I do not doubt that you are so much into that bottle of scotch because you are intrigued by its subtle hints of vanilla, light smokiness, and buttery texture (and not just because it is over 50% ethyl alcohol). I It does not matter what material they are made from, volatile compounds in spirits give alcoholic beverages their distinct flavor.
It takes years of training for connoisseurs to distinguish between different brands of whiskeys, gins or rums. But a group of analytical chemists from the University of Illinois have developed a new device called a colorimetric sensor array. It allows you to identify of the "nose" of your favorite hard liquors with superb efficiency and sensitivity.
Previously, scientists relied on olfactory receptor-inspired “electronic noses” that can sniff out many volatile compounds. But if the binding of test molecules to the nose is irreversible, then the device cannot be reused or needs to be rebuilt. The detection mechanism also limits the technique’s sensitivity and selectivity.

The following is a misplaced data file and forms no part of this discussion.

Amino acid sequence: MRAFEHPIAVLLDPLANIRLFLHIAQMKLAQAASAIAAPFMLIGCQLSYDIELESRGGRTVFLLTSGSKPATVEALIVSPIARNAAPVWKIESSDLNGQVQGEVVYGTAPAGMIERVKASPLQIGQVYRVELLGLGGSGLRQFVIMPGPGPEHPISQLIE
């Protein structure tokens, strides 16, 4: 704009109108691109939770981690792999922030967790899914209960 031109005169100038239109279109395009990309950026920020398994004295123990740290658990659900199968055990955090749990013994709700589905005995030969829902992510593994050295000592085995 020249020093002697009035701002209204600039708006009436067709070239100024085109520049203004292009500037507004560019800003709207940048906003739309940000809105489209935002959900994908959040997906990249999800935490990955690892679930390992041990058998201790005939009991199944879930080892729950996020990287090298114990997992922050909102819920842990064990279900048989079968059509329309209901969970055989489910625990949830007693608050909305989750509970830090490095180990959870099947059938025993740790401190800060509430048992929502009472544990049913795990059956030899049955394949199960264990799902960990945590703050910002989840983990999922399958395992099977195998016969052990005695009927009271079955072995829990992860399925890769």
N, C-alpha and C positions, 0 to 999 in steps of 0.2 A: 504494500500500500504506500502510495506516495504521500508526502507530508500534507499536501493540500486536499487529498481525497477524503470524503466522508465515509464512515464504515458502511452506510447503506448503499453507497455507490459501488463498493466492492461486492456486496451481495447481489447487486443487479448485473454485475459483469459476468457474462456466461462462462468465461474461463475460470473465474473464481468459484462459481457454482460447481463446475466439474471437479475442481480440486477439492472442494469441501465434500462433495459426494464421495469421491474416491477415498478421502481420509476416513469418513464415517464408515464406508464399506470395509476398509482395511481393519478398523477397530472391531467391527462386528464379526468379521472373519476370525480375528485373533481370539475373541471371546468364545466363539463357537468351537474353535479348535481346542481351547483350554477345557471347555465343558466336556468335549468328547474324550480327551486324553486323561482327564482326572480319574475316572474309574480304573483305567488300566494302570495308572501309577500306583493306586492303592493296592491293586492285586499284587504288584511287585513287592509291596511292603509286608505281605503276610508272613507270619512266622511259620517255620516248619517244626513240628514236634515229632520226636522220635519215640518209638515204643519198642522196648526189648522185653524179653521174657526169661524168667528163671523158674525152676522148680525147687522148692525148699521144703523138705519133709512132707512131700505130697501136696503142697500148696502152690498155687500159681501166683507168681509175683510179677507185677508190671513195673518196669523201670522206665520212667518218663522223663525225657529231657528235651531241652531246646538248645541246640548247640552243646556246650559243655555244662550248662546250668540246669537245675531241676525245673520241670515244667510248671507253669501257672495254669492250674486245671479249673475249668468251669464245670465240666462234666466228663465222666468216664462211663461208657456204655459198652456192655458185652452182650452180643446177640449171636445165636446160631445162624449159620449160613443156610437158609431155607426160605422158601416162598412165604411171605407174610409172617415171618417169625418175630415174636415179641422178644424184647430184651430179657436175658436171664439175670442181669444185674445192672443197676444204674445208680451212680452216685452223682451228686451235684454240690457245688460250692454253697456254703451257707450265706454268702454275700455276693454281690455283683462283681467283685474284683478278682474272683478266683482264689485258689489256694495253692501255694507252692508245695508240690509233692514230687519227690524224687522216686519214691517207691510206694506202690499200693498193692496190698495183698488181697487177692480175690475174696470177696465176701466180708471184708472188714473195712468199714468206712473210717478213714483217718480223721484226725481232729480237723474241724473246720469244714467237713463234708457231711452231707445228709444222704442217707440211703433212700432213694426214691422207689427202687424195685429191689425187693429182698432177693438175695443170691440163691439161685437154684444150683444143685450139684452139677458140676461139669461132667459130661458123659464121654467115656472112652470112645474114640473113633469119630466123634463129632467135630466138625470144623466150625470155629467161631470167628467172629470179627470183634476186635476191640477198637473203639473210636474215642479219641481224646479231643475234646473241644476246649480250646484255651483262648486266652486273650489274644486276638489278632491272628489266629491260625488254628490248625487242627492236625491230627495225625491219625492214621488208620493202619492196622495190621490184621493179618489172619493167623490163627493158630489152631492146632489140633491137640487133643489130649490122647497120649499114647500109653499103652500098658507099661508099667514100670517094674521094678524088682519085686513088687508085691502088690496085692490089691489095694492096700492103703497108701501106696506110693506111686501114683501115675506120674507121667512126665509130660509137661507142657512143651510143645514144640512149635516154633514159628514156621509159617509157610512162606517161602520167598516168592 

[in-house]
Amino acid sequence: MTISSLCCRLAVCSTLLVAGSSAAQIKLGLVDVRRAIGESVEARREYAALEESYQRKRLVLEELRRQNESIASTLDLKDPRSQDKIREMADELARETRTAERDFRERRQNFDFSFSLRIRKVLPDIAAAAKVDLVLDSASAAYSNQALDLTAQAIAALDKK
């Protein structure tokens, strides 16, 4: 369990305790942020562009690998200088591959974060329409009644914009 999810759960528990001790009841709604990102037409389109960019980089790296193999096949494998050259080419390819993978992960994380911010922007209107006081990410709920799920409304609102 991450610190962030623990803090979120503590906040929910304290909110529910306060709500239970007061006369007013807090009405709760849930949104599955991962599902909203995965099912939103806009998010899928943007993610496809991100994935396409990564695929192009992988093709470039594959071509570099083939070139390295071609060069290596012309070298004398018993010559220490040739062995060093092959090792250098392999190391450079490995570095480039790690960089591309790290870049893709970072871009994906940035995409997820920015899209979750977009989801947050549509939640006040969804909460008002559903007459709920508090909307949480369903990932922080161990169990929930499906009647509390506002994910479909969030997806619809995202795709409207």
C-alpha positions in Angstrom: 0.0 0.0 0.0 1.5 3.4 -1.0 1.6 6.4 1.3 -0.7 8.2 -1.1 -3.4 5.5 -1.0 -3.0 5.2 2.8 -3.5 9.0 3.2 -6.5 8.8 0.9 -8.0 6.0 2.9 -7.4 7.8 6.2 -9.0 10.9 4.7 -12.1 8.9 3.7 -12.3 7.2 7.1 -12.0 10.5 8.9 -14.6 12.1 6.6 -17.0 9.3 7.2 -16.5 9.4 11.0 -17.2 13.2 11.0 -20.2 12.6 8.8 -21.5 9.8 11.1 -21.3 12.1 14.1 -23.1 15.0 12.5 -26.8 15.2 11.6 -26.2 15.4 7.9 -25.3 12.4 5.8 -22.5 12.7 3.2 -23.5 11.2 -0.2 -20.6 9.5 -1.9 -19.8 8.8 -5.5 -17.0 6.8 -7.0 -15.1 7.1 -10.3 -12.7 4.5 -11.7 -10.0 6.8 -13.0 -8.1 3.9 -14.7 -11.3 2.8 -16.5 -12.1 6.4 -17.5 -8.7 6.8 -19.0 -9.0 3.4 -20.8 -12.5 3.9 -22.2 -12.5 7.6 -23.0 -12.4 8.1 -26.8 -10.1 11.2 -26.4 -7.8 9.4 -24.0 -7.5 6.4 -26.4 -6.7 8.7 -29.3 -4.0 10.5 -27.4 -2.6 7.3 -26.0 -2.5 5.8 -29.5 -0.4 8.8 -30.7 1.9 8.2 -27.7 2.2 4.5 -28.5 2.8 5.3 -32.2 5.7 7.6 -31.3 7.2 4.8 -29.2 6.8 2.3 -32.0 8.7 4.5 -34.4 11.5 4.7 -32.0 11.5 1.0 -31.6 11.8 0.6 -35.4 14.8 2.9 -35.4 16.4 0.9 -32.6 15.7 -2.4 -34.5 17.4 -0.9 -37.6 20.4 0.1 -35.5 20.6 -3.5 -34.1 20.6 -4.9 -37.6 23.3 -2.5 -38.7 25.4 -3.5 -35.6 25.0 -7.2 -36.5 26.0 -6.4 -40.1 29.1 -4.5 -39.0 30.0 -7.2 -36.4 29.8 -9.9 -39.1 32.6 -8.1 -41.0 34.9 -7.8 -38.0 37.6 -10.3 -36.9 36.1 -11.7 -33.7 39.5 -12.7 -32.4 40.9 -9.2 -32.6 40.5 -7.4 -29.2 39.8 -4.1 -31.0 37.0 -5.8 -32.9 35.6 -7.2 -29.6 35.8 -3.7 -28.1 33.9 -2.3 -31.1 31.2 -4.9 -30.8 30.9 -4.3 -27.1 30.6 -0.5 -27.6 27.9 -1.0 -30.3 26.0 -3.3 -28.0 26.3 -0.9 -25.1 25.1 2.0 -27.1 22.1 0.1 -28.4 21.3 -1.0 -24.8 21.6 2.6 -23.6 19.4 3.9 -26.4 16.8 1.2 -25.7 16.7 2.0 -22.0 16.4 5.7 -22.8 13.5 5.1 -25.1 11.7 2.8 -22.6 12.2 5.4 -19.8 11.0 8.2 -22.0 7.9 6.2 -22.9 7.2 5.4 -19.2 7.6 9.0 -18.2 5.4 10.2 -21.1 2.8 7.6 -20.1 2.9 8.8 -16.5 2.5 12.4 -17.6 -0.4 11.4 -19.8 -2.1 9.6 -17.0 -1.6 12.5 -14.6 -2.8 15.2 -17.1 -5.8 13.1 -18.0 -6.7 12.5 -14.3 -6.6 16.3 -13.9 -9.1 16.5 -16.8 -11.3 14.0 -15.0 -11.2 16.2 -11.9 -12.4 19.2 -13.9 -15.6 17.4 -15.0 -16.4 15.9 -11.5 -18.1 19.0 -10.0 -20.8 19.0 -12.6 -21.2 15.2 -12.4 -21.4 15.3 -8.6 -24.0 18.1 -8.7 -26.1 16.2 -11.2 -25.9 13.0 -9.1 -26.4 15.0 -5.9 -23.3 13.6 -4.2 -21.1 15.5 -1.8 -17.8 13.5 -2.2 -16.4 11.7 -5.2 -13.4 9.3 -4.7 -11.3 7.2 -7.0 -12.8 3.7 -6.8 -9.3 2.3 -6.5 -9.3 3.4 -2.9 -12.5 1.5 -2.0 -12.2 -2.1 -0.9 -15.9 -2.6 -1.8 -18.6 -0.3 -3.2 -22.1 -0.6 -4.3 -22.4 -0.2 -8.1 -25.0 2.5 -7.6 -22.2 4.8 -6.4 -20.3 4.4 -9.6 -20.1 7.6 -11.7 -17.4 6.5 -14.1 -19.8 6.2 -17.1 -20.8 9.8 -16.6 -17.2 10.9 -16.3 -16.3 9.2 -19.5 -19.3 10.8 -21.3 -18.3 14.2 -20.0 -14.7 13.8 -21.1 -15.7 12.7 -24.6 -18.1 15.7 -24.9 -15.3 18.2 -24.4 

The team led by Dr. Kenneth S. Suslick has come up with an alternative detection method. It relies on inexpensive, disposable, colorimetric test strips that interact with two main classes of flavor compounds, aldehydes and ketones, and interface with sensors. Reactive dyes are lined up in an array on the test strips. When different analyte molecules bind to their specific part of the array, the color in that area changes as a result. A characteristic pattern of color change is then read by a hand-held device. This detecting mechanism has unparalleled sensitivity – it can identify and differentiate various aldehydes and ketones at concentrations lower than 1 part per million (ppm).
Colorimetric sensor arrays for aldehydes and ketones detection. Credit: Angewandte Chemie
Besides helping connoisseurs to identify the compounds that are responsible for certain tastes in liquors (if not completely taking over their jobs), this type of sensitive, fast, and inexpensive method for detecting volatile aldehydes and ketones has great potential in many different applications, including chemical and food safety inspections, leak detection, fermentation analysis, or even diagnosis of dangerous ketosis in diabetics.